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Consummate Gamer and collector of games and systems. Casual player of 3.5 DnD.


Jul
10
answered Good alignment on characters facing a vampire
Jul
7
answered How relatively strong is a character of a given level
Jun
26
answered Can I play a Witch (the class) who is male and call him a Warlock?
Jun
22
comment What are the major differences between D&D 3.0 and D&D 3.5
You left out that it turned Bards into gods. It's amazing how 2 more skill points per level, on a class with damn near every skill, can become so wonderfully broken so quickly. Also gave them the ability to cast in light armor, which they mostly had anyway, but now all their spells are affected.
Jun
22
answered Do Class Skill Bonuses Count as Ranks?
Jun
22
answered What happens if a commoner takes a prestige class?
Jun
22
answered Do Sorcerers need to know a lot of attack spells?
Jun
22
awarded  Supporter
May
18
awarded  Yearling
May
18
awarded  Yearling
Feb
24
awarded  Commentator
Feb
24
comment Differences between D&D 3.X and previous editions
Prestige Classes do, but aren't technically part of the core game. Even the ones in the DMG are listed as completely optional content. They're much like the Kits of 2nd edition except they're a separate class, taken later when certain requirements are met, rather then having a list of disadvantages to compensate for their powers and taken at creation. (unless otherwise noted, kits couldn't be taken after creation and no character could have more then 1 kit).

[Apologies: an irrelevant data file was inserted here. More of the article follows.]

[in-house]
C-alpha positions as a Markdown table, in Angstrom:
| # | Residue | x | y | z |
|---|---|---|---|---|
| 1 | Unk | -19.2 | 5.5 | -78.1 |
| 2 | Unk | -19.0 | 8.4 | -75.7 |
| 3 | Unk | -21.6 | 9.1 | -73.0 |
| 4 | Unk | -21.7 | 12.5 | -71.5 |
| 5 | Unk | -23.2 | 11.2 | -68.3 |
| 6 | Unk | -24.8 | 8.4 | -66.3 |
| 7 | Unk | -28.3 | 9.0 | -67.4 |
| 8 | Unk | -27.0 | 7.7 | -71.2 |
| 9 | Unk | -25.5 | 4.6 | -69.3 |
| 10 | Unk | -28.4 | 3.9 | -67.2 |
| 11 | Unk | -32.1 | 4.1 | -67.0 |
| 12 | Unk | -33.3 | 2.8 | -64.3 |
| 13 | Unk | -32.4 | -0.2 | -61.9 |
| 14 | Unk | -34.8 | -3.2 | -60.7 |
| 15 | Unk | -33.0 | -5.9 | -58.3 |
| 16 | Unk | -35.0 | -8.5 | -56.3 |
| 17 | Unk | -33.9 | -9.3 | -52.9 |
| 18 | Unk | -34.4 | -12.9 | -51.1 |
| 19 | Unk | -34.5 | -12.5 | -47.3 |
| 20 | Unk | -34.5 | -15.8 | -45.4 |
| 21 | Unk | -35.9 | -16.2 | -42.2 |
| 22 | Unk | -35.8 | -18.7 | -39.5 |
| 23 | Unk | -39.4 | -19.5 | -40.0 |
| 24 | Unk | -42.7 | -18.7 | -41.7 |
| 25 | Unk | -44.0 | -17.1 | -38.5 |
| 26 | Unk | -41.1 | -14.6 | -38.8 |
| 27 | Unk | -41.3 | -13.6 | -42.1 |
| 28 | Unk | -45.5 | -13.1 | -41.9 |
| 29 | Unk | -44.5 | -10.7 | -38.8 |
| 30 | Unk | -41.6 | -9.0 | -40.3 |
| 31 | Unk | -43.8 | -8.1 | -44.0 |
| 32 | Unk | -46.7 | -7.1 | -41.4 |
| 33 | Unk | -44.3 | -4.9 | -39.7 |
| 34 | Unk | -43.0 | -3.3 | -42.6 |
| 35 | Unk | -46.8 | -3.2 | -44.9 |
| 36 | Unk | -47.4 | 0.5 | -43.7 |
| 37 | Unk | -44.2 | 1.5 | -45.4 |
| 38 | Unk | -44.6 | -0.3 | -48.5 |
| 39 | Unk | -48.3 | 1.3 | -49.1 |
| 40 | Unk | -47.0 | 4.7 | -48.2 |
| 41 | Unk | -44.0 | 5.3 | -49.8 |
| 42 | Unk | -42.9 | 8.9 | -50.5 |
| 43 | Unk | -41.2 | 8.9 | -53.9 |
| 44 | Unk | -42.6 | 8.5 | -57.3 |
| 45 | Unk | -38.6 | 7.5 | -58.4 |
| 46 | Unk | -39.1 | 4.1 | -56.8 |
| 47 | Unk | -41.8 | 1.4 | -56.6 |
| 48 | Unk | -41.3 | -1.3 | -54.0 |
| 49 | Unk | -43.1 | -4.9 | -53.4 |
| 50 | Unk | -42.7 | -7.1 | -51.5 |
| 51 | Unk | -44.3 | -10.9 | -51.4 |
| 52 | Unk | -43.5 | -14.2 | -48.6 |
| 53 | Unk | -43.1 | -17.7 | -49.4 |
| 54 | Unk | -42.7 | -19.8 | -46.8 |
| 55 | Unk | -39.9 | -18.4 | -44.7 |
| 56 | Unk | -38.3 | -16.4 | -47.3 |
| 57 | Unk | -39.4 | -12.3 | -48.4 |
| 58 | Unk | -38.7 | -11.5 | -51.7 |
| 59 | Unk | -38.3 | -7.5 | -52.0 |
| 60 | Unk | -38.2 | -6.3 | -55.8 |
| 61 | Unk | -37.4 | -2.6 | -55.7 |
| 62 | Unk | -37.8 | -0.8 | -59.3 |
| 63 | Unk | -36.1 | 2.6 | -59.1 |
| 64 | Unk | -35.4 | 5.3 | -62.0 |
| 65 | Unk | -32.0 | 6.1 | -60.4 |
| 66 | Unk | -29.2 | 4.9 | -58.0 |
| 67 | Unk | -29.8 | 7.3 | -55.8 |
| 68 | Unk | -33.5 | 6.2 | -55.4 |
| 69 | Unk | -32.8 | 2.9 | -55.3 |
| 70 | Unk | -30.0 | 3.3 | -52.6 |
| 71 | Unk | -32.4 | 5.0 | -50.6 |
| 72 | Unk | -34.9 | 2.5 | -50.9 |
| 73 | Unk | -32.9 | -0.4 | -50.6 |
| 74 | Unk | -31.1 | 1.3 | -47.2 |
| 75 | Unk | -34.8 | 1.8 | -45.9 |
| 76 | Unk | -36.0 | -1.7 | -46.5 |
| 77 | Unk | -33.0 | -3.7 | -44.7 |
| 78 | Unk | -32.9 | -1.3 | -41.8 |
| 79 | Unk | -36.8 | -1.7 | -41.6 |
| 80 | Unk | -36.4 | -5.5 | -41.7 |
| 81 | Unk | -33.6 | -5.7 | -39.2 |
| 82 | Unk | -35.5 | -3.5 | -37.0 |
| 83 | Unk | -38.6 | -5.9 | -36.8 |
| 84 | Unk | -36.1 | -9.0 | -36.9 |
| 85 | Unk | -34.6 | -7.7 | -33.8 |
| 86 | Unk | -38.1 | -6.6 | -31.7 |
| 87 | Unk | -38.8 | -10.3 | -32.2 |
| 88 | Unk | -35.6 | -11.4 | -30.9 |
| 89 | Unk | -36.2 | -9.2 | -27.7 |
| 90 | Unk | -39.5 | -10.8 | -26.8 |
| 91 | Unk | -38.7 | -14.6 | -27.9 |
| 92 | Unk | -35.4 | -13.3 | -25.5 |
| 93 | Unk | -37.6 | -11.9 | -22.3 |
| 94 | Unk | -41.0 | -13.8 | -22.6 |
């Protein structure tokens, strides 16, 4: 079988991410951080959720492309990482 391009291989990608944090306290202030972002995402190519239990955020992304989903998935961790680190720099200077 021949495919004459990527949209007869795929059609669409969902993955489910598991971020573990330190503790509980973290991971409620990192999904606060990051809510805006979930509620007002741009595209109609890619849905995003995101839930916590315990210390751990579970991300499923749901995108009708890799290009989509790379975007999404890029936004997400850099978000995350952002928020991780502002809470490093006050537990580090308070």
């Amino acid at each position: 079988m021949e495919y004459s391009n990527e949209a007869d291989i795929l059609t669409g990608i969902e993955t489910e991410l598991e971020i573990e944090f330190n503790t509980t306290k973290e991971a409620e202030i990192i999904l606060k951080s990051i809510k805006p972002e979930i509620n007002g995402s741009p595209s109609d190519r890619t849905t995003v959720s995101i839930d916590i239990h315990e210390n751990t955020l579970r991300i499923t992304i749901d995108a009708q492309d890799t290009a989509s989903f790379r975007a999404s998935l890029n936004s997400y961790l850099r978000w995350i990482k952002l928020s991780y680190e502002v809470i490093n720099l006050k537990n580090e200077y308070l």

Feb
24
comment Differences between D&D 3.X and previous editions
Base classes technically don't, but a Prime caster with less then 10 in their casting stat is pretty much useless, since they can't cast spells at all. Interestingly, in 2nd edition, mages with 9 int could cast up to 4th level, 5th at 10-11, up to 18-19 for 9th, requiring 20+ int to gain their 10th level slots. Clerics/druids on the other hand got extra spells per day at certain levels for having 12+ wisdom, but got their normal full casting regardless of wisdom though having less then 13 had a failure chance (5% at 12, and going up as wisdom dropped, though 9 was the minimum requirement)
Feb
22
comment Differences between D&D 3.X and previous editions
Even the proficiency section of the player's handbook uses pips for specialization (max of 2), though it's limited to single class fighters. If you didn't use the proficiency system, you just picked one weapon type at creation for a single class fighter and got the specialization benefits in it.
Feb
16
awarded  Excavator
Feb
16
revised Differences between D&D 3.X and previous editions
Added additional Info from the High Level Campaign rules, and changed a few errors or omitted info.
Feb
16
comment Differences between D&D 3.X and previous editions
The tactics book allowed anyone to buy almost anything, it just cost double for non-warriors, and triple for wizards. And no one except a single class, unkitted fighter could go above Mastery (3 pips) in a weapon, unless a kit or ability said otherwise. (Like the Fighting Monk priest kit could achieve Grandmastery (5 pips) in Martial Arts, bare handed, and wrestling).
Feb
16
suggested suggested edit on Differences between D&D 3.X and previous editions
Feb
16
answered How can I use the skill system from D&D3e in AD&D2e?
Feb
16
comment What RPGs treat magic as being common?
Anything from Forgotten Realms, though it depends on the local, rather then the setting itself, since some lands have extremely common magic, while others will only see it rarely. Though most areas are rather middle of the road.